ST. LOUIS – Singing “Alleluia” took on a new meaning on Easter for many parishioners after a tornado on Good Friday leveled homes, tore roofs and walls off others and caused a wide assortment of other property damage.
The tornadoes that hit parts of the St. Louis Archdiocese April 22 struck first in New Melle before ripping through the Bridgeton area and cutting a path through North St. Louis County and heading across the Mississippi River into Illinois.
Easter is a time to be grateful that no one was seriously injured and “celebrate the victory of Our Lord over death, a victory that also is ours,” Father Richard Bockskopf, pastor of Holy Spirit Parish in Maryland Heights, said at the beginning of an Easter Sunday Mass there.
During a Good Friday service at Holy Spirit, associate pastor Father Joseph Classen and others saw the church’s 40-foot steeple fly by one of the windows as the tornado hit.
Holy Spirit parishioners interviewed before and after Masses April 24 noted they were still traumatized by the event, were grateful that they and others survived, and were impressed that others rallied to extend a helping hand to those in need.
Ellen Staples and her family reflected on what has happened since they emerged from taking refuge in their basement during the storm and found their neighborhood torn apart. The Staples’ home was damaged by a fallen tree.
“It was a blessing that, though our house was hurt, it was not so bad. We’re fine. So many other people are worse off,” she told the St. Louis Review, newspaper of the St. Louis Archdiocese.
People from their parish and from her former parish have responded as well as neighbors and strangers, including a Southern Baptist Relief group.
“We had 15 people in our backyard helping and others bringing food,” she said, noting that they planned on spending Easter afternoon doing more clean up.
“It was an eventful Easter break from school,” said Mary Rae Staples, who had returned to her parents’ home from Rockhurst University in Kansas City just hours before the storm hit.
The college student was being visited by a friend, Kelsey Hayes, when the tornado hit. Hayes’ home was destroyed and her family was living with relatives, Mary Rae Staples said.
Father Bockskopf said he worked on his Easter homily earlier Friday and reflected on the earthquake that happened when Jesus rose from the dead, thinking of the incredible power that nature has, sometimes for good and other times for destruction.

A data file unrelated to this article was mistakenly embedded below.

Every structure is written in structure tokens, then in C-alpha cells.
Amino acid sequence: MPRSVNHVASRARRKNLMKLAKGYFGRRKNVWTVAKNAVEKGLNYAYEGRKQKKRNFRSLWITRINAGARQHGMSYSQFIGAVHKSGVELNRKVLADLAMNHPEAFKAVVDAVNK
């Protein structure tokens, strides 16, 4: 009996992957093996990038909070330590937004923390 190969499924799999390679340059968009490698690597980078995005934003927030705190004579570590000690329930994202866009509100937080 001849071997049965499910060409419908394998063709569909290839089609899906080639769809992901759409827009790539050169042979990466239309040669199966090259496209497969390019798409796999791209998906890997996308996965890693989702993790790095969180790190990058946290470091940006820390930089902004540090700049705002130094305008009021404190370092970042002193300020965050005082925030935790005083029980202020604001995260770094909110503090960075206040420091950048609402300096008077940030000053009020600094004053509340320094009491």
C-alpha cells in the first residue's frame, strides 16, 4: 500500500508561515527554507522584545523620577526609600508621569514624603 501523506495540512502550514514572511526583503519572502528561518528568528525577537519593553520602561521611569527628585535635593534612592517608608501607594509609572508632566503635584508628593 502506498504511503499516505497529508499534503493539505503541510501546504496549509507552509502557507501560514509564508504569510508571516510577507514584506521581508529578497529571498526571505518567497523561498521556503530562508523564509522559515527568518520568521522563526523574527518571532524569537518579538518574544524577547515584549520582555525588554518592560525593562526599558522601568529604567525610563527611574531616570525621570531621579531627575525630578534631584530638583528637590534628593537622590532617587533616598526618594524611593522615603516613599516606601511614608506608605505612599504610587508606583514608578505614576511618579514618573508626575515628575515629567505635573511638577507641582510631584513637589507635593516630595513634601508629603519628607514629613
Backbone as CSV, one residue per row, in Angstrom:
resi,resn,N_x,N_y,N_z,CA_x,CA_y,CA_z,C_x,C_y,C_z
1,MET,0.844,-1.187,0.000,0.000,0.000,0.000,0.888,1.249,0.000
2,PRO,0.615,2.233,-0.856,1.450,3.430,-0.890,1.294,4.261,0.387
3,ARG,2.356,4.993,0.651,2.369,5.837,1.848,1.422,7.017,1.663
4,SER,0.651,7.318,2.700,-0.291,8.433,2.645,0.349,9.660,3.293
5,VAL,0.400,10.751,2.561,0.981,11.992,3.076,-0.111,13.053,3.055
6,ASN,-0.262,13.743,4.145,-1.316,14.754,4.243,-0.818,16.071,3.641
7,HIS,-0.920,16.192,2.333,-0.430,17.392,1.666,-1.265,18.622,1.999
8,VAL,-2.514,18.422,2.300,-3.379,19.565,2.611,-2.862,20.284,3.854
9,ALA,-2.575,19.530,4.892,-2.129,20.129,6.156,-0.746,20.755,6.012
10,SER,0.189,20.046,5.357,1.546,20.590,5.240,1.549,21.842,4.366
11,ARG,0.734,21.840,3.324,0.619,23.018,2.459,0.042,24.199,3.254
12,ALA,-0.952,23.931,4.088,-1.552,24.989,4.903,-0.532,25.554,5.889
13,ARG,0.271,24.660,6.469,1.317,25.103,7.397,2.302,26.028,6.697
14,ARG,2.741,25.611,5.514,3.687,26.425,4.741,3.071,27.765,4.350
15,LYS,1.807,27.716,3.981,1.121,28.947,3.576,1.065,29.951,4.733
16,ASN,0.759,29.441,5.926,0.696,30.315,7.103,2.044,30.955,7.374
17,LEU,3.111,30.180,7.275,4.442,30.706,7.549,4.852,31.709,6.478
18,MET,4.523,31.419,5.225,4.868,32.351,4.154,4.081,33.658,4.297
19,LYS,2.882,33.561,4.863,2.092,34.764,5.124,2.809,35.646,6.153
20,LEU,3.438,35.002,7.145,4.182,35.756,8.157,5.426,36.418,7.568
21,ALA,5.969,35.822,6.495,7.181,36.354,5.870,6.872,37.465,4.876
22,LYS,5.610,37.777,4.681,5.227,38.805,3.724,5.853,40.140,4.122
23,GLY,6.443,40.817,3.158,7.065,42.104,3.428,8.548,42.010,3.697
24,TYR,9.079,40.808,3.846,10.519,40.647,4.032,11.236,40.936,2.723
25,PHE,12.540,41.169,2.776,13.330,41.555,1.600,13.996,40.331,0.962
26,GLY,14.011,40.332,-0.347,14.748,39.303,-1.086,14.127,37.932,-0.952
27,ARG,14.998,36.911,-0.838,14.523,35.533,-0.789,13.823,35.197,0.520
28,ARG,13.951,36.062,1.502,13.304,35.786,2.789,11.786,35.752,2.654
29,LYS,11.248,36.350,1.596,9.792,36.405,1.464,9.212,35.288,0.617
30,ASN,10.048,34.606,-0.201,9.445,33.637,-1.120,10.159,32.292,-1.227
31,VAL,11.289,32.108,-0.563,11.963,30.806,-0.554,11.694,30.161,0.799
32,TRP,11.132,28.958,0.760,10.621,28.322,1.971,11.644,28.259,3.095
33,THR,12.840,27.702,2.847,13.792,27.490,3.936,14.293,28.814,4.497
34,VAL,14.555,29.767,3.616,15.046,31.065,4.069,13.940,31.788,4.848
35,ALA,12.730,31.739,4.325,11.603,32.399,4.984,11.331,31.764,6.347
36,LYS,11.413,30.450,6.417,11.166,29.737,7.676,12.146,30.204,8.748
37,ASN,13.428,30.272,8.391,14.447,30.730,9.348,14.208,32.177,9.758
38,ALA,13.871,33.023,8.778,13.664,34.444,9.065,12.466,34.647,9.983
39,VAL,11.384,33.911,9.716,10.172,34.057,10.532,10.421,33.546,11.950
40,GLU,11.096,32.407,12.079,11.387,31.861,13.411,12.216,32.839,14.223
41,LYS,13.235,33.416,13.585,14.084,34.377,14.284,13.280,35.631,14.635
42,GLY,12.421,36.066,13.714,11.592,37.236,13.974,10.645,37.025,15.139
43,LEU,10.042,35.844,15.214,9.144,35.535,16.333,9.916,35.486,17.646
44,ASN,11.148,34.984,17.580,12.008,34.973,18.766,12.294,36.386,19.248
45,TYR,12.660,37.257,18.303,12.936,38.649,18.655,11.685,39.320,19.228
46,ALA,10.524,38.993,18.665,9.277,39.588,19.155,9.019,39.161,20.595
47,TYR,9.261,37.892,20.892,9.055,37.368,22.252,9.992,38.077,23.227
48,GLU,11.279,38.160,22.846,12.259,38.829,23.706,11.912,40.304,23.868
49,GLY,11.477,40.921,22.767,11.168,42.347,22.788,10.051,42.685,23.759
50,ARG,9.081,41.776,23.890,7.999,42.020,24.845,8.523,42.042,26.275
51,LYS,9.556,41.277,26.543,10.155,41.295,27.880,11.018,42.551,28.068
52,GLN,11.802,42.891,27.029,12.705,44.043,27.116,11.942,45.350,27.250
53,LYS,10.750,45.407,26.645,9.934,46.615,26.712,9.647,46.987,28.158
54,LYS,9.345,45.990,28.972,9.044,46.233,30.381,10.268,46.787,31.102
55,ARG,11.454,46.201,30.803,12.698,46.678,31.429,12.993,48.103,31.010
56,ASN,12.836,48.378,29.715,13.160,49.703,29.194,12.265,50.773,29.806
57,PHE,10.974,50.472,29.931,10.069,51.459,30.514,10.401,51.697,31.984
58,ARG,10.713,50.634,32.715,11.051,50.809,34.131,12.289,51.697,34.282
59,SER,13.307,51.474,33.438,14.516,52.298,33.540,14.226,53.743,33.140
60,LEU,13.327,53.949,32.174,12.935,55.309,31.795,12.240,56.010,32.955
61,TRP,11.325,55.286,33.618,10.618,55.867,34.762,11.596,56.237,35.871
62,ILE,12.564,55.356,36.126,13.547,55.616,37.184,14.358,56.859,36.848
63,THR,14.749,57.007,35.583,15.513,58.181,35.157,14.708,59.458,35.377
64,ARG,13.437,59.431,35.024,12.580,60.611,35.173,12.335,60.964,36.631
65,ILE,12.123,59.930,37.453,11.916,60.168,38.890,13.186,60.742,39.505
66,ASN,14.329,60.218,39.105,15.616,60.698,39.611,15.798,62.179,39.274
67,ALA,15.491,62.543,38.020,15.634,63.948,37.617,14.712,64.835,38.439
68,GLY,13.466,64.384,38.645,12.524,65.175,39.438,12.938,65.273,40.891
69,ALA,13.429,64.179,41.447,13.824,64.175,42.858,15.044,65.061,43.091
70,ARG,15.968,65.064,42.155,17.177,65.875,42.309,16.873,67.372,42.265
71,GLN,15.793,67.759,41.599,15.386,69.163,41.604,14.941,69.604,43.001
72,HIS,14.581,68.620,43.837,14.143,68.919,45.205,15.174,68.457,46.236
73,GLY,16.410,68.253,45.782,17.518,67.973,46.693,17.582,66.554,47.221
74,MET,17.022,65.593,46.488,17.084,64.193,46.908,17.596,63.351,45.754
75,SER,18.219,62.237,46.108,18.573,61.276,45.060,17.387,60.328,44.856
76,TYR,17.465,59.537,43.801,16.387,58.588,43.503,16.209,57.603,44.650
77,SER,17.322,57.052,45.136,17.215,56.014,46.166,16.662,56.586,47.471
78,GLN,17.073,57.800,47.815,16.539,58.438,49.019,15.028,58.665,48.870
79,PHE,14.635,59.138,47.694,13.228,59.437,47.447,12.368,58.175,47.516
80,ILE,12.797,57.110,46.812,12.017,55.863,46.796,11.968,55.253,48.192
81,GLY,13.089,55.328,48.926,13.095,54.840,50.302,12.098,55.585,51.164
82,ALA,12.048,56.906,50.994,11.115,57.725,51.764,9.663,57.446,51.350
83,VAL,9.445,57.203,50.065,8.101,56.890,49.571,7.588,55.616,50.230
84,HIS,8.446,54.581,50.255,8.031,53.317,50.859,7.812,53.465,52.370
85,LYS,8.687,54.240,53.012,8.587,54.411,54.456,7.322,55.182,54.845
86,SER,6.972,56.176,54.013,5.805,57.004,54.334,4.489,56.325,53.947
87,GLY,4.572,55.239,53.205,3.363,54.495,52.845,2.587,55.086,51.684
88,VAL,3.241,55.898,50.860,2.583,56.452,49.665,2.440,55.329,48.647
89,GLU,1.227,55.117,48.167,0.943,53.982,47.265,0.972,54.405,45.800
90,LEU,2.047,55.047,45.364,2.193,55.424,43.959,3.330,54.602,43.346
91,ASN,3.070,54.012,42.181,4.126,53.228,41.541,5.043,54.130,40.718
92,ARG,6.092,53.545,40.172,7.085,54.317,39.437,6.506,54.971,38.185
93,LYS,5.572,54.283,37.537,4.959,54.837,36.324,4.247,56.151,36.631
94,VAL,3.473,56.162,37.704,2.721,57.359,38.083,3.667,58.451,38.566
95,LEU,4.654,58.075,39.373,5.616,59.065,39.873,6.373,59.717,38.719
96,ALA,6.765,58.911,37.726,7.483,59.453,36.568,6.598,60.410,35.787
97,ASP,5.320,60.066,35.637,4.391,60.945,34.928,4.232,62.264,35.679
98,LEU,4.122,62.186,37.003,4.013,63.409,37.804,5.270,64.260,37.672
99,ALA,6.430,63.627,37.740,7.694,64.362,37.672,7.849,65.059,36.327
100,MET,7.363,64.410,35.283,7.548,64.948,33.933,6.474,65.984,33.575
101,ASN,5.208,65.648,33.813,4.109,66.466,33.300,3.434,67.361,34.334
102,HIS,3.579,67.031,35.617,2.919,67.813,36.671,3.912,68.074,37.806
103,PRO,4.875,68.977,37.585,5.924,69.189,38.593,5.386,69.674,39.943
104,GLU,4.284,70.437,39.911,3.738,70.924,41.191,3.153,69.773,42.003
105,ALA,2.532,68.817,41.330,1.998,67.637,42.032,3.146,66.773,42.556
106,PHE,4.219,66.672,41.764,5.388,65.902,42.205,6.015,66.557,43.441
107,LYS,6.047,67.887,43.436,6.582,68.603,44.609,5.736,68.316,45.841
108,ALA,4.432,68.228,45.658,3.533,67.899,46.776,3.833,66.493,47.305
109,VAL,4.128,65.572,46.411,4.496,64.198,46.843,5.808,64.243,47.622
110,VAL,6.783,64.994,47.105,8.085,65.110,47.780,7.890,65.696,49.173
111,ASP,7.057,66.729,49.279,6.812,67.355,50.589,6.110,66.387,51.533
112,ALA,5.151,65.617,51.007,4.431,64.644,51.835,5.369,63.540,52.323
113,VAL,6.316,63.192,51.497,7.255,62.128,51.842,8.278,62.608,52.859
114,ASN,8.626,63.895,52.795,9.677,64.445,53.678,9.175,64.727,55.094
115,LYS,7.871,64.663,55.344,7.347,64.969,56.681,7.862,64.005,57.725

Jesus’ rising from the dead was powerful in other ways, too, the parish pastor said in his homily.
“People kept telling the story over and over … it gives us hope. And that’s what we in this area need now – hope in the Resurrection.”
Father Bockskopf noted how tornado victims told him they are thankful for the aid they’ve received. That help is one way God makes his presence known, he noted.
The parish salvaged the cross that was on the steeple and is displaying it. The cross is a sign, he said. “It is a reminder that God is with us no matter what happens.”
Immediately after two tornadoes hit the St. Louis area on Good Friday evening, the archdiocese’s Emergency Response Committee was mobilized.
Archbishop Robert J. Carlson formed the committee, which includes leadership of the archdiocesan curia, to respond to emergency situations, such as natural disasters, and to provide support to parishes and their communities as they recover.
The National Weather Service confirmed that two tornadoes hit an area spanning from New Melle in St. Charles County to Granite City, Ill.
The National Weather Service reported that the second tornado, the worst of the two, packed winds of 166-200 mph, and was the strongest that has occurred in St. Louis County since 1967.
No deaths or serious injuries were reported. Initial news coverage said 750 homes were damaged or destroyed, but later reports said it was likely that thousands of homes had suffered damage. The winds left neighborhoods littered with debris. Lambert International Airport in St. Louis also suffered damage, leading to its closure for about 48 hours.
“I express my sympathy to all those who were hurt during the Good Friday tornadoes or who lost property,” said Archbishop Carlson. “It was certainly a blessing that no one was killed in these violent storms. Hopefully all those who experienced loss because of the storms will take comfort in the presence of Christ during this special time at Easter.”
Catholic Charities was preparing to supplement services offered by the Red Cross and the Salvation Army, as well as address people’s long-term needs, said Karen Wallensak, a member of the Emergency Response Committee and director of Catholic Charities Housing Resource Center.
“This is all part of a community-wide effort. Catholic Charities is among many service providers, each has its own niche and one major effort is not to duplicate each other’s services,” she told the Review.